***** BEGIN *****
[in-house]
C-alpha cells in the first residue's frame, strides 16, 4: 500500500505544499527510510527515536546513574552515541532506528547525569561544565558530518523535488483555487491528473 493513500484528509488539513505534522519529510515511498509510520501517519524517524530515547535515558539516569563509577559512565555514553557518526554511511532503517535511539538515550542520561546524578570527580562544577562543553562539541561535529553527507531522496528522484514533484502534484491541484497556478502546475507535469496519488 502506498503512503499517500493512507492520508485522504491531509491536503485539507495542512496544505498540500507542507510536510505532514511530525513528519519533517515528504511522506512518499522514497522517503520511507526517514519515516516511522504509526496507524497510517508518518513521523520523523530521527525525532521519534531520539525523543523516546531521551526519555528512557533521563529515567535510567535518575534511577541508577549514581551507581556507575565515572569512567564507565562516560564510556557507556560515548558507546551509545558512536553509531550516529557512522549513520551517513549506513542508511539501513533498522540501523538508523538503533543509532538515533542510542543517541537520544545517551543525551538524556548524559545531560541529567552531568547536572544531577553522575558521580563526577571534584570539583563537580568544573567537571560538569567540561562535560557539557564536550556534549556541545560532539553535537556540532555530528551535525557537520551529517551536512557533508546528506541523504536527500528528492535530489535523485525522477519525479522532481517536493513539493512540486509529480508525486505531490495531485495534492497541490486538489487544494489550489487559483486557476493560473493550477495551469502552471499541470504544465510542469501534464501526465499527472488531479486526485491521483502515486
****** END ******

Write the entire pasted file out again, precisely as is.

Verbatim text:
[in-house]
C-alpha cells in the first residue's frame, strides 16, 4: 500500500505544499527510510527515536546513574552515541532506528547525569561544565558530518523535488483555487491528473 493513500484528509488539513505534522519529510515511498509510520501517519524517524530515547535515558539516569563509577559512565555514553557518526554511511532503517535511539538515550542520561546524578570527580562544577562543553562539541561535529553527507531522496528522484514533484502534484491541484497556478502546475507535469496519488 502506498503512503499517500493512507492520508485522504491531509491536503485539507495542512496544505498540500507542507510536510505532514511530525513528519519533517515528504511522506512518499522514497522517503520511507526517514519515516516511522504509526496507524497510517508518518513521523520523523530521527525525532521519534531520539525523543523516546531521551526519555528512557533521563529515567535510567535518575534511577541508577549514581551507581556507575565515572569512567564507565562516560564510556557507556560515548558507546551509545558512536553509531550516529557512522549513520551517513549506513542508511539501513533498522540501523538508523538503533543509532538515533542510542543517541537520544545517551543525551538524556548524559545531560541529567552531568547536572544531577553522575558521580563526577571534584570539583563537580568544573567537571560538569567540561562535560557539557564536550556534549556541545560532539553535537556540532555530528551535525557537520551529517551536512557533508546528506541523504536527500528528492535530489535523485525522477519525479522532481517536493513539493512540486509529480508525486505531490495531485495534492497541490486538489487544494489550489487559483486557476493560473493550477495551469502552471499541470504544465510542469501534464501526465499527472488531479486526485491521483502515486